Category Archives: Article

Skipper of the Month – Elle Kibblewhite

Skipper of the month - Elle Kibblewhite

Elle Kibblewhite has plenty of sea-faring achievements to her name. At 16, Elle began working with her Dad, Richard, cray fishing and set netting on Splashzone 2 during the summer. She also gained her commercial electrician’s trade certificate. Now 23, Elle has since gone...
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Skipper of the Month: Stephan Fridell

Skipper of the Month:

Stephan Fridell – Skipper on Sealord’s Tokatu

After 40 days at sea and even longer away from his family, just moments after setting foot on dry land, Skipper Stephan Fridell received just what every Dad would be longing for – a huge bear hug from...
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Large-scale changes bring opportunity for further collaboration

[caption id="attachment_5976" align="alignnone" width="604"] Photograph by Peter Marriott/NIWA[/caption] The seafood industry and the Ministry for Primary Industries continue to collaborate during the rollout of the Integrated Electronic Monitoring and Reporting System (IEMRS). The seafood industry is working with MPI on expectations that appear to be unnecessary, unworkable or that will...
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Fish stocks on the rise

Increased biomass in red gurnard and orange roughy fisheries has seen a rise in catch limits. The Ministry for Primary Industries announced the adjustments as part of their twice-yearly fisheries sustainability review. The orange roughy fishery - ORH3B Puysegur - south of Stewart Island has been reopened after the...
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The Story of New Zealand Orange Roughy

The story of New Zealand orange roughy:  From the “poster child” of unsustainable fishing to Marine Stewardship Council assessment.

By P.L. Cordue and originally published on CFOOD. In the late 1970s, a “huge” new fisheries resource was discovered in deep water on the north Chatham Rise. In the early days, there was somewhat of a gold...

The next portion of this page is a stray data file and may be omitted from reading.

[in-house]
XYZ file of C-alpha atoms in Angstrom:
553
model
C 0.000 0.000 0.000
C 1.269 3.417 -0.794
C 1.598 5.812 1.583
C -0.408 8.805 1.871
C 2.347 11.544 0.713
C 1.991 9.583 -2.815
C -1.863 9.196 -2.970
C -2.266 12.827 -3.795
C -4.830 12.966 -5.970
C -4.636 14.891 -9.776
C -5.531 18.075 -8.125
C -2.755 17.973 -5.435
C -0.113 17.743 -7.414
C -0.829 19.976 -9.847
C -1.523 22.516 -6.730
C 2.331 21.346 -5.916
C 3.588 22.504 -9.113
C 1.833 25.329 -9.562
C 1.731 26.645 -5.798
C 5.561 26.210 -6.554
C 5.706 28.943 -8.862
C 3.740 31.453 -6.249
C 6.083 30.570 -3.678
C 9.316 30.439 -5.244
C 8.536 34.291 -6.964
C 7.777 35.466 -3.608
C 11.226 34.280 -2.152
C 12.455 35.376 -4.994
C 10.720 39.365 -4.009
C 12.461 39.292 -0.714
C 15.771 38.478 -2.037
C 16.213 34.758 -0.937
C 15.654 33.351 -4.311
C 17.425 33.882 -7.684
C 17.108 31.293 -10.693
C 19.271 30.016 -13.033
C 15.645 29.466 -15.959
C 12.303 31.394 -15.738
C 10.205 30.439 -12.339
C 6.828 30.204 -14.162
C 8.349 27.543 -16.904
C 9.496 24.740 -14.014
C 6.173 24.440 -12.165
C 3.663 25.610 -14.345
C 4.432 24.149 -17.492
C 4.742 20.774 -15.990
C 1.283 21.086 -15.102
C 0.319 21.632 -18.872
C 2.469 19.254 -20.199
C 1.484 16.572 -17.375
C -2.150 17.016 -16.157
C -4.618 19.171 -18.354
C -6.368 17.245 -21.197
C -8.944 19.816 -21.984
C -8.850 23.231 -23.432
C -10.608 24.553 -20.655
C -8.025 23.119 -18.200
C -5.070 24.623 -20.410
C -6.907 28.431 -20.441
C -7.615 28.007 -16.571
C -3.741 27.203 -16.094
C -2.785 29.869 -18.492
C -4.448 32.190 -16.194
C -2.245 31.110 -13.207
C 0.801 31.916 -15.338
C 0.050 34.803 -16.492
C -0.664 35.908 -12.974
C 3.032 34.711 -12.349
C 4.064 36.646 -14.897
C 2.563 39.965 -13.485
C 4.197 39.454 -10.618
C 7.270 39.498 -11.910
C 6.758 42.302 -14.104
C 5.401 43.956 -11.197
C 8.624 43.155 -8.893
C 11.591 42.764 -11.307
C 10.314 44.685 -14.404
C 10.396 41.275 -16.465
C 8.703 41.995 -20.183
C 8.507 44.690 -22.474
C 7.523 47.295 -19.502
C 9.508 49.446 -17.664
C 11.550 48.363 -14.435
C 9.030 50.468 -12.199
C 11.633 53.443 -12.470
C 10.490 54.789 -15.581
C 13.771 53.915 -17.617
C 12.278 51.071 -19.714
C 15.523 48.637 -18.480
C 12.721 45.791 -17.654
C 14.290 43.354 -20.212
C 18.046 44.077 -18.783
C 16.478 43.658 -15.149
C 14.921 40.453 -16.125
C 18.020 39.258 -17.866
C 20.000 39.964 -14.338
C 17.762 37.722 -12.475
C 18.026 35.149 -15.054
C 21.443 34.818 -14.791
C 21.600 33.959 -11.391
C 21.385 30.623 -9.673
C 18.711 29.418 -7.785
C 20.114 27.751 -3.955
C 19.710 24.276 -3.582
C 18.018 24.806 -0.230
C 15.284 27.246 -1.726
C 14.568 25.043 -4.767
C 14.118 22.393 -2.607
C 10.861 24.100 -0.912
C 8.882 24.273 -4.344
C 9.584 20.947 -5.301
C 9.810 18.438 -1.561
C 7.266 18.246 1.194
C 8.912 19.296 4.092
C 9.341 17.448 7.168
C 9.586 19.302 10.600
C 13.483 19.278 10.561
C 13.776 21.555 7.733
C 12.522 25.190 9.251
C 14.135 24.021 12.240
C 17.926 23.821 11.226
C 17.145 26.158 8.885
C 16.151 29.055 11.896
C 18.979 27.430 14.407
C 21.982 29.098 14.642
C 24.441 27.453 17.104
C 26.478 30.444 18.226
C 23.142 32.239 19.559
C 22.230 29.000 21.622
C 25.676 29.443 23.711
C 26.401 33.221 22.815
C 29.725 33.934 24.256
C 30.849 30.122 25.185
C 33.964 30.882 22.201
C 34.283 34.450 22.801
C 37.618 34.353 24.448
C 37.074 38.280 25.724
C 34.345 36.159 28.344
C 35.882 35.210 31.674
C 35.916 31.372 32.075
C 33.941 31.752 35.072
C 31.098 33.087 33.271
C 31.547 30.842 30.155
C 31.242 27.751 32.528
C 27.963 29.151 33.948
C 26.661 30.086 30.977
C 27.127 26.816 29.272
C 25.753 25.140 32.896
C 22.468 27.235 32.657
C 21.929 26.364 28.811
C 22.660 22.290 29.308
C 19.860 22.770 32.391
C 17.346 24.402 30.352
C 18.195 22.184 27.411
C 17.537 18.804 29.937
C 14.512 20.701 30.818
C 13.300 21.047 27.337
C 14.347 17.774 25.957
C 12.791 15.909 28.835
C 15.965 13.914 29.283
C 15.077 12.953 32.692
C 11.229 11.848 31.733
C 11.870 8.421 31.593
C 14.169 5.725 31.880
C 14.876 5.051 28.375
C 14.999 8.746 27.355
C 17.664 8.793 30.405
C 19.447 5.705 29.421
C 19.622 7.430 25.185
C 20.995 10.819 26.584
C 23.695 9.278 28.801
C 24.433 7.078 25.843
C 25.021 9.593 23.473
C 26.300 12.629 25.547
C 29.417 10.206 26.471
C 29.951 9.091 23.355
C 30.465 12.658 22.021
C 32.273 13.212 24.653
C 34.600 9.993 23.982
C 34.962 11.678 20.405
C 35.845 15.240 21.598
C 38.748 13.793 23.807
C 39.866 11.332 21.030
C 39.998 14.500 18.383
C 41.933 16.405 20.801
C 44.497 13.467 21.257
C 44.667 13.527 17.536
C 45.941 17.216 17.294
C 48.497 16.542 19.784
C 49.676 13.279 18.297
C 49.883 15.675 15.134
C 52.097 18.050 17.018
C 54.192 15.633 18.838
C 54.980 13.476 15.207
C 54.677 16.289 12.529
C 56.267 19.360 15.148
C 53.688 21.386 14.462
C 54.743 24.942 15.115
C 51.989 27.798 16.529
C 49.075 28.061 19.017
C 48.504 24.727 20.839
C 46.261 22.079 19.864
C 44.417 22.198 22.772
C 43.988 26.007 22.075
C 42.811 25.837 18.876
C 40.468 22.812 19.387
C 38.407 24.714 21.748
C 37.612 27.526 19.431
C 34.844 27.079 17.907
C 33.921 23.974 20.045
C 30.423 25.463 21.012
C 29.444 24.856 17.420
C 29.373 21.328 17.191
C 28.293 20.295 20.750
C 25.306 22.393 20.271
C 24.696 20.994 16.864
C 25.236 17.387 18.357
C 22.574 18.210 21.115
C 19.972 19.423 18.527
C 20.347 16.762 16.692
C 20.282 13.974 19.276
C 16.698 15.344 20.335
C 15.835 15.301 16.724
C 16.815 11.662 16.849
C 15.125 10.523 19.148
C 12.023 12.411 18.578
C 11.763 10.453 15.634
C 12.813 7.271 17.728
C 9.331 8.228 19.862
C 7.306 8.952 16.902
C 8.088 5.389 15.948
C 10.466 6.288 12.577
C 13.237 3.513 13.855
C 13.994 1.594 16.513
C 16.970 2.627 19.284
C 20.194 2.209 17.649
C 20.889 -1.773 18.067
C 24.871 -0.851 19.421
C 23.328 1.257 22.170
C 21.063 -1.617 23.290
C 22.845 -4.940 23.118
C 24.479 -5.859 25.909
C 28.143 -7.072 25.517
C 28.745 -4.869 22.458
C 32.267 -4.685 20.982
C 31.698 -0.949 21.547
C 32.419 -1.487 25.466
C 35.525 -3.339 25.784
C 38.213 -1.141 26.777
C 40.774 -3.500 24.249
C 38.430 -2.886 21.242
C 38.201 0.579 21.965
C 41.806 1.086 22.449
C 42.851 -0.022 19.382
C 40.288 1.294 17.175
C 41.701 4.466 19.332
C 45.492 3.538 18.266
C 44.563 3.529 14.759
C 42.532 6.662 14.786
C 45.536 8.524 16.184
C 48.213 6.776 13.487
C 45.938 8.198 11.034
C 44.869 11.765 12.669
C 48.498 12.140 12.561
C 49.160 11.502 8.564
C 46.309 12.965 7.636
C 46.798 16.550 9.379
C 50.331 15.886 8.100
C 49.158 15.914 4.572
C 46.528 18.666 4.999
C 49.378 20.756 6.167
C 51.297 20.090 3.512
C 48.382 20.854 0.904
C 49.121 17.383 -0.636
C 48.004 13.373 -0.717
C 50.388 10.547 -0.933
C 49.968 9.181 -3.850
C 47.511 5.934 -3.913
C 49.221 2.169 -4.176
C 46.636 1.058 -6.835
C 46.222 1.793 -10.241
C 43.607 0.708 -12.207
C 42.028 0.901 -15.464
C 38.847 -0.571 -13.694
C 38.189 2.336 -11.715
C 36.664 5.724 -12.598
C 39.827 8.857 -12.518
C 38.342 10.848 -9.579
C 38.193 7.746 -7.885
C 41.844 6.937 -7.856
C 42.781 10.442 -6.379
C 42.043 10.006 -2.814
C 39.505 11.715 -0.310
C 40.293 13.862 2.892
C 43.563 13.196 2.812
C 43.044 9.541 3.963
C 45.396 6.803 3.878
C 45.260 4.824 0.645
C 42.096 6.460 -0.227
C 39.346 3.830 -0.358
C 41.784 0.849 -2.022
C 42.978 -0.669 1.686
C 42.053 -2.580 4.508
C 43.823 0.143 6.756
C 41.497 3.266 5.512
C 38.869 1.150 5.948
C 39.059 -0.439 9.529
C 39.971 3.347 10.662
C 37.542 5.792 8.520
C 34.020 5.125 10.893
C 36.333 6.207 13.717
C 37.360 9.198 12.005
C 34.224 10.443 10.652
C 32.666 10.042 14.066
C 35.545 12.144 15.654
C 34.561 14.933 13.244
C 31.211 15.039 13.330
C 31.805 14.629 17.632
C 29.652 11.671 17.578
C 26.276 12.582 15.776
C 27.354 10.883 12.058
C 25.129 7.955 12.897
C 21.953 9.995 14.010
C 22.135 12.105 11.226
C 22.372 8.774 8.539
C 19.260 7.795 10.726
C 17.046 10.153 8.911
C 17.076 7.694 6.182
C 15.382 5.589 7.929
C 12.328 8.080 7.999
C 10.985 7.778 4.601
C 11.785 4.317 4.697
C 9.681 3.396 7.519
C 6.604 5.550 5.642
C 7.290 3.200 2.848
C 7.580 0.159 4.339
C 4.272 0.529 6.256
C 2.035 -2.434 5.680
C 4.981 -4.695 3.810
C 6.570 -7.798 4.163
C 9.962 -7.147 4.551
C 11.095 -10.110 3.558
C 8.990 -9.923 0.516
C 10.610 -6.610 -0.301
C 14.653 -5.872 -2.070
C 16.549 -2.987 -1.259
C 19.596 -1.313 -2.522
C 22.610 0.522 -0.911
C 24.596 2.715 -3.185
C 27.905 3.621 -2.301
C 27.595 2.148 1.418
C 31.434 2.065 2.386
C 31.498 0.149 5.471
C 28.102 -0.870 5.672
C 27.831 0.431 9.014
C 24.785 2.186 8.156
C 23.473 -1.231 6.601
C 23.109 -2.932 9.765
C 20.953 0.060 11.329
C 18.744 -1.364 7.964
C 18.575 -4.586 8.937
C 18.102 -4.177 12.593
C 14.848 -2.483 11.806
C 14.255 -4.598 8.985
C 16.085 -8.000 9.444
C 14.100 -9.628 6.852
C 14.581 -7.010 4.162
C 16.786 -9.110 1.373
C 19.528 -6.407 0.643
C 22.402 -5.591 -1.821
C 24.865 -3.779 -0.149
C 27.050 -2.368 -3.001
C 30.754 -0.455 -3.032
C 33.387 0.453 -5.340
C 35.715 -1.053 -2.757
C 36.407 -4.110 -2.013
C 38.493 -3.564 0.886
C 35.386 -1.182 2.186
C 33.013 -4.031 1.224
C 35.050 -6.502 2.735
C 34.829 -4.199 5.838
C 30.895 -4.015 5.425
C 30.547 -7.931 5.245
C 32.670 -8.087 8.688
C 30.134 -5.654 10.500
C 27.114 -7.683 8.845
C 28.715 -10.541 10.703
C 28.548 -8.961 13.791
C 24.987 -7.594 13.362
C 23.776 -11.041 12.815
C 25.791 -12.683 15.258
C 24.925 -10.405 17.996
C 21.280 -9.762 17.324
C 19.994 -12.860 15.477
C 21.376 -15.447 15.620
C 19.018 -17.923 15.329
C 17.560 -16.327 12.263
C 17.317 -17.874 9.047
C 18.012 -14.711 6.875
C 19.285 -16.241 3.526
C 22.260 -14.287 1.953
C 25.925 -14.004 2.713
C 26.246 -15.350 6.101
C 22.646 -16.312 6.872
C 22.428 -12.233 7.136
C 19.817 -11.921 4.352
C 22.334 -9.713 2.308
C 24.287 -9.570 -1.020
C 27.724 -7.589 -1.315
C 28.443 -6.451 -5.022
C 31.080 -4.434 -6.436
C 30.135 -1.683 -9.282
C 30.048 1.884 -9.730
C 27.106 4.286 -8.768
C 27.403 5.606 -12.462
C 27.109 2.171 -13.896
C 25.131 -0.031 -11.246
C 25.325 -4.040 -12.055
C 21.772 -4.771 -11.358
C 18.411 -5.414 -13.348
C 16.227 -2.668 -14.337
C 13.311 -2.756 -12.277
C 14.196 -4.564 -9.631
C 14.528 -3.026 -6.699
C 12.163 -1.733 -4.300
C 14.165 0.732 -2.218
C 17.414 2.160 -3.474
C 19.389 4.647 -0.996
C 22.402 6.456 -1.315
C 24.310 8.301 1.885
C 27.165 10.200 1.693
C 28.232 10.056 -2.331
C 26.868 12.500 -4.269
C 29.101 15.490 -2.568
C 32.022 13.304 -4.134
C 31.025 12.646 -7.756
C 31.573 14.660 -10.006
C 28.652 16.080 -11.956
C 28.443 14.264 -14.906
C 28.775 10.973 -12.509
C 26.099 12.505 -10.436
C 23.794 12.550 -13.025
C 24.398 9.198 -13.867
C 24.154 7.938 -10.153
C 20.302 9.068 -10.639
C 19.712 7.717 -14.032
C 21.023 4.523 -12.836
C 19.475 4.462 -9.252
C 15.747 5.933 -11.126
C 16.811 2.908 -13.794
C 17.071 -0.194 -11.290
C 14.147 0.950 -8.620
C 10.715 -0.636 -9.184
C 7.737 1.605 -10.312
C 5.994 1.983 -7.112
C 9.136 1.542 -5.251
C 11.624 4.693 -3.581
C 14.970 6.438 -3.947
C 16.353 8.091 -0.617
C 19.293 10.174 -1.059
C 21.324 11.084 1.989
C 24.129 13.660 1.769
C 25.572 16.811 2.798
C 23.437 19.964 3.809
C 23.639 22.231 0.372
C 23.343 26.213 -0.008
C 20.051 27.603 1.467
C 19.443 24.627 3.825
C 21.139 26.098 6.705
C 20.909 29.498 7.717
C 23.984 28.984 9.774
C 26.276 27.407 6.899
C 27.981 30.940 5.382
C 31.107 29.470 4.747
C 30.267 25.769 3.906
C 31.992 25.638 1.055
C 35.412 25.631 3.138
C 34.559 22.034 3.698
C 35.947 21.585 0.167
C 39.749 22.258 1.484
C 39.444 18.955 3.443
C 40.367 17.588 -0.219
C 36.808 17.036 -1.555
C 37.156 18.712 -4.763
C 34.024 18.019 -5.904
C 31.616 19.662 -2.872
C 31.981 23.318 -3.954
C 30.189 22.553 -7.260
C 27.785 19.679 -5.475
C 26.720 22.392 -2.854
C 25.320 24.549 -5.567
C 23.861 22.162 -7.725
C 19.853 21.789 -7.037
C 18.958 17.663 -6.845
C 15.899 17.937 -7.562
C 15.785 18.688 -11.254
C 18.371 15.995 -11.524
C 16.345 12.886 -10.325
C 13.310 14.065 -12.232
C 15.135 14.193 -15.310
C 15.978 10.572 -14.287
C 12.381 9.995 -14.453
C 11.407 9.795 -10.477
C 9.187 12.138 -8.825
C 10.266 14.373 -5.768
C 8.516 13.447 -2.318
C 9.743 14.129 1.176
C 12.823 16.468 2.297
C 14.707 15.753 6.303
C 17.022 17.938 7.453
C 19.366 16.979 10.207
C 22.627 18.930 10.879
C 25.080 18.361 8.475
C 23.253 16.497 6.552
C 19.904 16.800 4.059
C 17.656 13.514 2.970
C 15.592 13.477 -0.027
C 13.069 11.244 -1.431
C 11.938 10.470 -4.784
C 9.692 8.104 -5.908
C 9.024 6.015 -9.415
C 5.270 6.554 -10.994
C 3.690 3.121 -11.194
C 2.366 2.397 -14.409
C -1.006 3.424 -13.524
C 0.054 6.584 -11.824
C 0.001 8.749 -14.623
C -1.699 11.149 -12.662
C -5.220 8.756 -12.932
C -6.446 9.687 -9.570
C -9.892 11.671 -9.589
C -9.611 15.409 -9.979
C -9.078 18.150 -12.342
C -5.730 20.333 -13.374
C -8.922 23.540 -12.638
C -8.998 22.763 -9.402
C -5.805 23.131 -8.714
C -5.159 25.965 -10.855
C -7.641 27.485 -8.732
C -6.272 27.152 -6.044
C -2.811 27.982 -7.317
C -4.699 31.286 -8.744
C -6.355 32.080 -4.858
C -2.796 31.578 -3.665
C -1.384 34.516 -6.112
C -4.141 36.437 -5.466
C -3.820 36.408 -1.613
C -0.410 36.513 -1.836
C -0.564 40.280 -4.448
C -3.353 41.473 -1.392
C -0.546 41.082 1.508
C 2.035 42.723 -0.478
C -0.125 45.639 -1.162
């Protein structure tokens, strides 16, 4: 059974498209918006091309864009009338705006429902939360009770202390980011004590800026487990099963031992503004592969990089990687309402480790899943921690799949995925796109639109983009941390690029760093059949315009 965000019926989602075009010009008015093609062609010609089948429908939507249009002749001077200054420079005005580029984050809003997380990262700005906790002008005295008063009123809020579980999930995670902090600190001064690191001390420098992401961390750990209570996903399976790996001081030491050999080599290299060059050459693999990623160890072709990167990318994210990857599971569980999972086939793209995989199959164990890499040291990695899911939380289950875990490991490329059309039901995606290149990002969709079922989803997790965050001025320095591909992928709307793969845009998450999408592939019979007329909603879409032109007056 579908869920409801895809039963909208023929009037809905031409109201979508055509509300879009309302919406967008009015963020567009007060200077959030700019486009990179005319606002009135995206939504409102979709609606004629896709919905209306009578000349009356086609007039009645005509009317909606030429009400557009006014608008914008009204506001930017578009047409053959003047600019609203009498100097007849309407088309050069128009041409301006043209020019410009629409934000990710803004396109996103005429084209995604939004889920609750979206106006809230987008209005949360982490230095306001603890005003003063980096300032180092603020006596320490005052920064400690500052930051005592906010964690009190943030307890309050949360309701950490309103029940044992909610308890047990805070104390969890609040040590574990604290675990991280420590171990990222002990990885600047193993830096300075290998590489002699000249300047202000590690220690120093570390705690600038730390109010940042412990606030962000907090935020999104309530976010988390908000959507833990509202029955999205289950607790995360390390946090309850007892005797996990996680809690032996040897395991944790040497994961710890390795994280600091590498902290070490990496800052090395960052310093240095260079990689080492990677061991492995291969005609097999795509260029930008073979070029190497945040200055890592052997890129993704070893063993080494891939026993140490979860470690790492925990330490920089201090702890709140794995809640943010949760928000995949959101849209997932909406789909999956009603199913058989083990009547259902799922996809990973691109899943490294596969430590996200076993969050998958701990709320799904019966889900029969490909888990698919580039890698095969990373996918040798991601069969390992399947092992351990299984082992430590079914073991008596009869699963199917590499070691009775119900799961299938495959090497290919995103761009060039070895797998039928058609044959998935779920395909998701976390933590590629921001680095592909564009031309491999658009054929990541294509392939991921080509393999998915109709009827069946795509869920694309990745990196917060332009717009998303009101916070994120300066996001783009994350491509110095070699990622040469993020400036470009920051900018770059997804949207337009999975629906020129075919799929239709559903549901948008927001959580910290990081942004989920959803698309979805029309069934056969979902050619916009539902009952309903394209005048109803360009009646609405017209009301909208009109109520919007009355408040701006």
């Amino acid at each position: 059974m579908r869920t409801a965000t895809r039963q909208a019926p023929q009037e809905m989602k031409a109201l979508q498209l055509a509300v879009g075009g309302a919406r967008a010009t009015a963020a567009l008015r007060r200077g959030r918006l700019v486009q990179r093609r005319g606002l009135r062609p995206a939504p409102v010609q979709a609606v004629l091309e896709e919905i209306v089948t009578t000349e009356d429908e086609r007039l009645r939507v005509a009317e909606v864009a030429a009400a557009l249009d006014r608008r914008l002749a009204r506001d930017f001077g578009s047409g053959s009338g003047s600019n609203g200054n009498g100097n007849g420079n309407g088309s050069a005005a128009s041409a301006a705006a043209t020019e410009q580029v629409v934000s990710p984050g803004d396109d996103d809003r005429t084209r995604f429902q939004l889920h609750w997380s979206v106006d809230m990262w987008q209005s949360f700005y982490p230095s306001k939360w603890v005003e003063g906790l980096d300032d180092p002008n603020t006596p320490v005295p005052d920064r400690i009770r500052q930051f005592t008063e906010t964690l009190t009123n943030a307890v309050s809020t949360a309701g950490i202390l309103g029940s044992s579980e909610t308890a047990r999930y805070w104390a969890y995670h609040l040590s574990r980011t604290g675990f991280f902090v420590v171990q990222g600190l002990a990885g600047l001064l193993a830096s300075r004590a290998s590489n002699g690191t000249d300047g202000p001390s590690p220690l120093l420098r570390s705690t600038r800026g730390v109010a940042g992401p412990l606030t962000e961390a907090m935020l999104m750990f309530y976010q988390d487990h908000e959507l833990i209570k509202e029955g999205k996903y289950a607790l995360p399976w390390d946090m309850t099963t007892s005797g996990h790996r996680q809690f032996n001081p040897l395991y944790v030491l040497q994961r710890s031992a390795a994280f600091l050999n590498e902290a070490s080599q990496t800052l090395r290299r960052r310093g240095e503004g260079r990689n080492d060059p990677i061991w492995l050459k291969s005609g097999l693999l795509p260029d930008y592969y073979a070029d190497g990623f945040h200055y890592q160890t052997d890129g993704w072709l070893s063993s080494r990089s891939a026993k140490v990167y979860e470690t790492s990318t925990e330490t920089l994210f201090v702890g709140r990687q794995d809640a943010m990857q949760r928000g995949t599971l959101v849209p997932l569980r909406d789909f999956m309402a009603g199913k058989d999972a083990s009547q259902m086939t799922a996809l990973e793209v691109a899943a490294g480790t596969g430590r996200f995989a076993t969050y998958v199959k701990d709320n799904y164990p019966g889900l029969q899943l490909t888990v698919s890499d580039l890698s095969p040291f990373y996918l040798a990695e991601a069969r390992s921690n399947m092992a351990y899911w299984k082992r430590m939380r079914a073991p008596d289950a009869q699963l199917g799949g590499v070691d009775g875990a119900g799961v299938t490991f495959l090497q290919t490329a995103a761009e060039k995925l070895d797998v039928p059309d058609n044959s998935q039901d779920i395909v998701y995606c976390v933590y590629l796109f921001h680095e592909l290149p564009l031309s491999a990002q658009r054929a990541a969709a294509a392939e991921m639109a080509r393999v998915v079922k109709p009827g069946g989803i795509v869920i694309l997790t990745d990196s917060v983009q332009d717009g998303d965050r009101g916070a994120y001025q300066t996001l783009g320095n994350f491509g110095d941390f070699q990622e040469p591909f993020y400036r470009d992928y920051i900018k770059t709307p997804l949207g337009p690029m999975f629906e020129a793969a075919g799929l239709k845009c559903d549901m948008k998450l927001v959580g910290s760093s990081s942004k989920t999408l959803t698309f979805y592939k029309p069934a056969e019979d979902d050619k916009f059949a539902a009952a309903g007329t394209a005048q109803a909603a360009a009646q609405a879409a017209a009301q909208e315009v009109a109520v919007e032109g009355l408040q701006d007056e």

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Ray Hilborn Asks If the Drive for MPA’s is Environmentally Shortsighted

Most NGO’s assume that Marine Protected Areas (MPA’s) are an unmitigated good, with little thought to their impact on the global food system. But, converting large areas of productive fisheries to no-take zones, while appealing to NGO’s, actually may increase global environmental degredation. The reason, says Professor Ray Hilborn in our latest video, is that marine protein...
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One in four British children think haddock is a soccer player

Nearly a quarter of British children don’t know that haddock is a fish, thinking instead that it is the name of a soccer player. This misconception is almost laughable until one realizes that we are talking about the potential seafood consumers of tomorrow. Unfortunately the misconceptions don’t stop there. In a survey carried out by the...
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Why fish is nature’s antidepressant

It is known to prevent against heart disease and is hailed as the secret to a long, healthy life. Now, researchers have found the Mediterranean diet can help people with depression, too. A study found people who followed the diet were happier, less stressed and reported an improved quality of life compared to those who ate fewer...
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